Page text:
53. For the following two years the war was postponed, with only raids being conducted by both sides, without great loss of life. During this time Plautius was grievously tormented by the flux. Since he had no faith in either the medical art or nature’s healing power, he wrote that he was now ruined of body, since the malady was increasing; while his strength endured, he had spent his energies on protecting his republic’s interests and expanding its empire, but now he was destitute of all help of either nature or the physicians, and was awaiting certain death. Therefore he requested, lest there be turmoil in provinces gained with such risks and effort for want of a legate, that a man of consular rank, skilled at the military art and grave for his age and manners, be sent as legate to Albion, so that, thanks to his leadership, those who had pledged their faith to Rome could be held to their word. Receiving this message, Claudius sent to Britain Ostorius Scapula, a consular man distinguished by many accomplishments at home and in the field, to preside over Roman affairs. At his arrival, or not much thereafter, Plautius passed away at Camelodunum, and his body was cremated after the Roman fashion. The Romans placed an urn containing his ashes in the temple Vespasian had dedicated to Claudius Caesar and Victory (of which I have written at length above) with great estate. Henceforth, as I have found some writers to have stated, the custom of cremating human bodies grew common among the Picts and the Scots, and many evidences of this practice have been discovered in our times. For in the year of salvation 1521 there was discovered at Findour, a village of Merch five miles from Aberdeen, an ancient tomb in which were two urns of wrought with strange craftsmanship, filled with ashes and both inscribed with Roman letters. Brought out into the open, they quickly turned to dust. And in a field of Kenbothin, a village in Mar ten miles from Aberdeen, at about the same time farmers discovered two tombs made out of squared stone, wherein were four urns of similar workmanship, size, and inscriptions as those just mentioned, partially filled with ashes. A number of antiquities of this kind have been found at many places in Albion, as our ancestors have reported.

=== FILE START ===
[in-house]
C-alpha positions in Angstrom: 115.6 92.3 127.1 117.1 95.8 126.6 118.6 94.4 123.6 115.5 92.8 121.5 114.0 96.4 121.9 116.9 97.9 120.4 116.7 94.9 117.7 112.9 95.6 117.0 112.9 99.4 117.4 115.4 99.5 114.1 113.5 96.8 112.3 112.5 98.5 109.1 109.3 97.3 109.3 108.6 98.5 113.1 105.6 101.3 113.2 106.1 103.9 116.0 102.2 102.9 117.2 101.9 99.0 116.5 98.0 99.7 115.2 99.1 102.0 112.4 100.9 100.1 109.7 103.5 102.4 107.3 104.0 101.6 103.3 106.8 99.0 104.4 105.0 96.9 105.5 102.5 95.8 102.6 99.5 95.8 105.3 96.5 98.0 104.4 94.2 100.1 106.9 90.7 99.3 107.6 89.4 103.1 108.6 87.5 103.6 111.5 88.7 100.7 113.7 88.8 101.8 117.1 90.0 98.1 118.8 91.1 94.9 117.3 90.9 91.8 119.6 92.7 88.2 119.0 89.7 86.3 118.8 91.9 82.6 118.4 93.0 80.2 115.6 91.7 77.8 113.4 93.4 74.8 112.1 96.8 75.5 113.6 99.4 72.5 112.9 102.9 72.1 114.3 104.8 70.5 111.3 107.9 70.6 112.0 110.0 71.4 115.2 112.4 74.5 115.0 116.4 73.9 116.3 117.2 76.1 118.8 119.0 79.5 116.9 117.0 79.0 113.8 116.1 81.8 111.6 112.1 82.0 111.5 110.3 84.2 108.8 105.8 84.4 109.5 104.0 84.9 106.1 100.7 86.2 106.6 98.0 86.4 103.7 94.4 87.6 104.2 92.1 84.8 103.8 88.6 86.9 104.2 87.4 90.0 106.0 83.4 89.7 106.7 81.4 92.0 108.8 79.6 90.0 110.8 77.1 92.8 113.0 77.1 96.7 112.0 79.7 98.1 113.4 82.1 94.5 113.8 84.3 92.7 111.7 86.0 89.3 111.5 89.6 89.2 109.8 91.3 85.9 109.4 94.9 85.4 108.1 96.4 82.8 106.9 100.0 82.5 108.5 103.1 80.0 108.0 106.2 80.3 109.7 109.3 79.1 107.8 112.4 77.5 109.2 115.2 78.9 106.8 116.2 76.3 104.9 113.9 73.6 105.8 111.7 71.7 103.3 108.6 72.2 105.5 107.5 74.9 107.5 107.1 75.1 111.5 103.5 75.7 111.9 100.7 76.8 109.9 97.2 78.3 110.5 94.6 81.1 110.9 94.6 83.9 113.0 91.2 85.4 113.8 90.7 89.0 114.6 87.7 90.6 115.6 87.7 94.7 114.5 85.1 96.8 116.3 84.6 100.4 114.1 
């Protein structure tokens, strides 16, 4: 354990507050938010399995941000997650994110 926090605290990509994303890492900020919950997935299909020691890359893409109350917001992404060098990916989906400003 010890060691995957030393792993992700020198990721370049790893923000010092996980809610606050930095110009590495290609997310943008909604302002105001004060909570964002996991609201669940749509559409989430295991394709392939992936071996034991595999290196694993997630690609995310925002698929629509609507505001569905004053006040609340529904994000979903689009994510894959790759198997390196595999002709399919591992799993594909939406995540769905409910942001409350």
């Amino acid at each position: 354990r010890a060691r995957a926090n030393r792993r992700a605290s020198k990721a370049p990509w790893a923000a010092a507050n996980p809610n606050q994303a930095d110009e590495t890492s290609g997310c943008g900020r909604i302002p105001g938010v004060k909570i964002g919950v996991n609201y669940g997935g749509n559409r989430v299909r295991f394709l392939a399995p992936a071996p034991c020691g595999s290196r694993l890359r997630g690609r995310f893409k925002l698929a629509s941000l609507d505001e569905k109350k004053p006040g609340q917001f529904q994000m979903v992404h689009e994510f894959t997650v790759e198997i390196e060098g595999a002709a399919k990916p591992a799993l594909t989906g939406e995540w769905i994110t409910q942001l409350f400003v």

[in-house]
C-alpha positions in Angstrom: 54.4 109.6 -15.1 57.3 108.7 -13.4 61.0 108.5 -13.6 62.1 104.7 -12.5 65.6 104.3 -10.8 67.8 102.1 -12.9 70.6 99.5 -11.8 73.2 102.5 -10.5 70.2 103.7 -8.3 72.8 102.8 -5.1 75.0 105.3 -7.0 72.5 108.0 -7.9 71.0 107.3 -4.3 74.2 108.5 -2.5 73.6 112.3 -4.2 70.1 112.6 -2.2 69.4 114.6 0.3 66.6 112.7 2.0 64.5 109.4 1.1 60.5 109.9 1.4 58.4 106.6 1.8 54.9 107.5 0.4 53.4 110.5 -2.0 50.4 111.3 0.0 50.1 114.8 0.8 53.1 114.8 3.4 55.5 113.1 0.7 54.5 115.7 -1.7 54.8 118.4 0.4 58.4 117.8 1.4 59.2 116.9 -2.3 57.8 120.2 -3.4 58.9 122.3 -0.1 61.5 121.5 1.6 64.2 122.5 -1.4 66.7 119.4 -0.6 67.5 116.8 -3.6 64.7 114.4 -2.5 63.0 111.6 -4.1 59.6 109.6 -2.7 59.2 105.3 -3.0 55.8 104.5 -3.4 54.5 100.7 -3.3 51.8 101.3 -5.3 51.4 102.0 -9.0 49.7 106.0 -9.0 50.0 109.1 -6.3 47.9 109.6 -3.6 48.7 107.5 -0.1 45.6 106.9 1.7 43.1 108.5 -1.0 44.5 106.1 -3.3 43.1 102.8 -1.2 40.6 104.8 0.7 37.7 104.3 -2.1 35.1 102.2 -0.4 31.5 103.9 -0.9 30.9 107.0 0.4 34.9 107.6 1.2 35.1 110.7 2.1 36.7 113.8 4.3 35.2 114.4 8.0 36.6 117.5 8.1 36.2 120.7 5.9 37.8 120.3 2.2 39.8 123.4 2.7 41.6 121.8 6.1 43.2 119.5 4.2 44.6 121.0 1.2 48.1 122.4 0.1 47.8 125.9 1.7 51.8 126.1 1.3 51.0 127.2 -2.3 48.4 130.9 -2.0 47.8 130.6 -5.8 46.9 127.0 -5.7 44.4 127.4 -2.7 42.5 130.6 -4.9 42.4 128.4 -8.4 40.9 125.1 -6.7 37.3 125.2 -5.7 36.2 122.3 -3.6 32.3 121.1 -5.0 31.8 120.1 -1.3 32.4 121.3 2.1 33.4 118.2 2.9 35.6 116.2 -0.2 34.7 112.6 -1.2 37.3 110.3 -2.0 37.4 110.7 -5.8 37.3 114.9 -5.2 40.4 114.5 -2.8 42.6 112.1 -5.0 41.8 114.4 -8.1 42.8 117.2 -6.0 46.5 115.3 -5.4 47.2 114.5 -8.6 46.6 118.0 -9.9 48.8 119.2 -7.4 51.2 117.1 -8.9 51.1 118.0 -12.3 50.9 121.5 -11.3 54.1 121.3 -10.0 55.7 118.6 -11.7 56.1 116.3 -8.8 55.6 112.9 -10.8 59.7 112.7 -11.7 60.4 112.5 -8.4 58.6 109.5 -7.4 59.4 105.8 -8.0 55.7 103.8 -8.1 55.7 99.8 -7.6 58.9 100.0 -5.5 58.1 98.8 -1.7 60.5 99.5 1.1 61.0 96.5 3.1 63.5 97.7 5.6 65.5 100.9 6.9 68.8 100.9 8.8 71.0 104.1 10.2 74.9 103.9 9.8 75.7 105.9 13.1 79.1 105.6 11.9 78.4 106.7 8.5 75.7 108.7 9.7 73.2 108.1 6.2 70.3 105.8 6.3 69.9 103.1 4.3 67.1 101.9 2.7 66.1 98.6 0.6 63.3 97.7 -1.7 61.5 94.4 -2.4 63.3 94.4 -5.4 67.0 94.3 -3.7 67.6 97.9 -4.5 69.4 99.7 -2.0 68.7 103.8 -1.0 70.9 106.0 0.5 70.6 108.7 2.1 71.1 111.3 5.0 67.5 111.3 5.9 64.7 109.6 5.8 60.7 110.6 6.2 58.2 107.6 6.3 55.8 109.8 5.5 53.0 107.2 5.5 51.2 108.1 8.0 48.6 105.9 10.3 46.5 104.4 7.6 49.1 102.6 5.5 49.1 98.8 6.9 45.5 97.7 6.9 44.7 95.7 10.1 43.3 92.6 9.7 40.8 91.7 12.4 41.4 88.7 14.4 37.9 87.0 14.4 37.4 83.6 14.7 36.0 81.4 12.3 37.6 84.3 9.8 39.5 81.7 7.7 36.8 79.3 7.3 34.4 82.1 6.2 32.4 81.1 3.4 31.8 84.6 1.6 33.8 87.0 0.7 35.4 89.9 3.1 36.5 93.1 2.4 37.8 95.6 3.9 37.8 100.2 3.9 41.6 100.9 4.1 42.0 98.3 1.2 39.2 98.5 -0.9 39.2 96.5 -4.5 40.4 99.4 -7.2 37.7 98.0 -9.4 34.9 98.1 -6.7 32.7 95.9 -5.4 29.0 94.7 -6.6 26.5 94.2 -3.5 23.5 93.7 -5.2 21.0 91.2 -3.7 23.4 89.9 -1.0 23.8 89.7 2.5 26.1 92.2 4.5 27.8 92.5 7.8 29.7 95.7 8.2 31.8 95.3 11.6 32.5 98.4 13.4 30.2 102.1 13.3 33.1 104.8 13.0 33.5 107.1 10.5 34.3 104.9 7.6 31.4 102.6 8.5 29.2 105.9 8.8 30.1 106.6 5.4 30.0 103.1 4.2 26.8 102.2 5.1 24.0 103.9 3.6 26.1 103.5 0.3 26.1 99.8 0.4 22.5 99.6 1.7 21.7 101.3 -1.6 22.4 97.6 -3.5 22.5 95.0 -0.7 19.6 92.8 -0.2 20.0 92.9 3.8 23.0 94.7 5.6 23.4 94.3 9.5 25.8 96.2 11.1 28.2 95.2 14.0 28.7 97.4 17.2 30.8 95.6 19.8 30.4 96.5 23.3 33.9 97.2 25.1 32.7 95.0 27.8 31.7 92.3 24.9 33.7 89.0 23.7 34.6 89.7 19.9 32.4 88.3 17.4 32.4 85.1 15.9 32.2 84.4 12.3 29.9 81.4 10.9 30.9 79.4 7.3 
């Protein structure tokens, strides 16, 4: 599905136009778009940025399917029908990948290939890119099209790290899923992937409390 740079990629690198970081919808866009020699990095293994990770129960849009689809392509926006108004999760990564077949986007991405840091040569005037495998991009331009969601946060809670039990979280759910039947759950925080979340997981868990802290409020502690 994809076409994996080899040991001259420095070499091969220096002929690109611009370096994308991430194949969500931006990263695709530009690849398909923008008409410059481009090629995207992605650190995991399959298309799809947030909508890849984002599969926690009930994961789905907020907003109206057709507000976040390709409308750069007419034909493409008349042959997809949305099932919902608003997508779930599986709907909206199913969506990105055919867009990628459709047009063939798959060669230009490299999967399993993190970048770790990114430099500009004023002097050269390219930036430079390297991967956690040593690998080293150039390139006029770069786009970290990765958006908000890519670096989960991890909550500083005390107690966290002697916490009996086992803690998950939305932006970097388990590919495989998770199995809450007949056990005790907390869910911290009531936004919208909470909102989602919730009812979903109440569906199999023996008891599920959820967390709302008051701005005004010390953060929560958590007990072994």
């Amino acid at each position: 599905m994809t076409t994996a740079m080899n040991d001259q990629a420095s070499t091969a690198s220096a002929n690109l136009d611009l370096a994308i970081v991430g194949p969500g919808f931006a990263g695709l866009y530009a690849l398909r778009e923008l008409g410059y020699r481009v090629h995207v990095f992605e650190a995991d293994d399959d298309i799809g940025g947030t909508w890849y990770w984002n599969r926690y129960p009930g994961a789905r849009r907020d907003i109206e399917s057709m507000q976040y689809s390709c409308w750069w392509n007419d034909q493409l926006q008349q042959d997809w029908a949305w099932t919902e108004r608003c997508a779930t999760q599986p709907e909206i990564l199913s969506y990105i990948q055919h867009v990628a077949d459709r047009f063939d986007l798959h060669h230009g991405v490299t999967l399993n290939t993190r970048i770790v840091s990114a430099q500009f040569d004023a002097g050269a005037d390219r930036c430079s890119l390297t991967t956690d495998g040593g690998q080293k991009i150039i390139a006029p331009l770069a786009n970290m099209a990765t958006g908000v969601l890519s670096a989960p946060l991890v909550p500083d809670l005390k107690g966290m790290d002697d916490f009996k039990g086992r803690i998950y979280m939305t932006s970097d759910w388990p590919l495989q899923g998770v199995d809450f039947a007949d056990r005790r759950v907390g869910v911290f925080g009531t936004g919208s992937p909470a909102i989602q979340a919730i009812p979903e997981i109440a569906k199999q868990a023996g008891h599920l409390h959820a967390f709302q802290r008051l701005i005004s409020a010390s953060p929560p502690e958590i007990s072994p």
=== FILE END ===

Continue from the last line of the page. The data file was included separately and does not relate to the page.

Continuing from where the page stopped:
54. But I must return to the point where I digressed. When they learned of Ostorius Scapula’s arrival in Britain, the Cambri, Tegeni, Damonii, Corniei, Iceni, and the other peoples of western Britain threw the Roman province into confusion, thinking that under the new commander Ostorius, a stranger to the Roman army and ignorant of British customs, they could easily reclaim their liberty. To do so all the quicker, they invited their neighboring nations to mutiny, the Candali, Silures, Ordovices, and likewise the entire Pictish nation and the Scots of Brigantia. They wrote a letter to Caractacus entrusting the common command to him, saying that the time for recovering their lost liberty was at hand, and that they would do whatever he commanded. Apprised of these things, Ostorius, well aware that a new general’s virtue should not be kept concealed at the outset of his career, led his army against the enemy before they could assemble. At their first engagement, they routed the Cambri and Tegeni and hunted down their fugitives, not without slaughter. Then he moved against the Iceni, a powerful nation that was responsible for the whole uprising. When they saw that they would be obliged to fight, they chose a place for the battle fenced in by a farmer’s earthwork wall and with a narrow entrance, and so inaccessible to Roman cavalry. The Romans promptly broke through this rampart and harassed the Britons, who had penned themselves in. When the Iceni saw they had no avenue for escape, they stood and fought stubbornly, all but perishing to the last man. Few were taken alive. The Candali were terrified by the massacre of the Iceni, and joined their surrounding nations in freely surrendering to the Romans. Then Ostorius made for Carlisle, a town in that part of Candalia now called Cumbria located hard by the Brigantes and Ordovices. This was quickly taken and destroyed, its neighboring fields ravaged, and plunder carried away. He also put down the uprising of the Brigantes, the nation next to the Candali, with small loss of life suffered by those who had taken up arms. Then he marched with full forces against Pithland and the Silures, a nation of uncommon ferocity because it relied on the powers of its king Caractacus, who, they knew for a certainty, would go up against the Romans, should they invade. But on them Ostorius visited great and unheard-of catastrophes: he burnt the grain they had stored up in their barns and killed off their old women, gaffers and beardless boys, but all of those of mature years he could catch were consigned to the vilest of slavery, and anything worse that could be devised to inflict on a human being.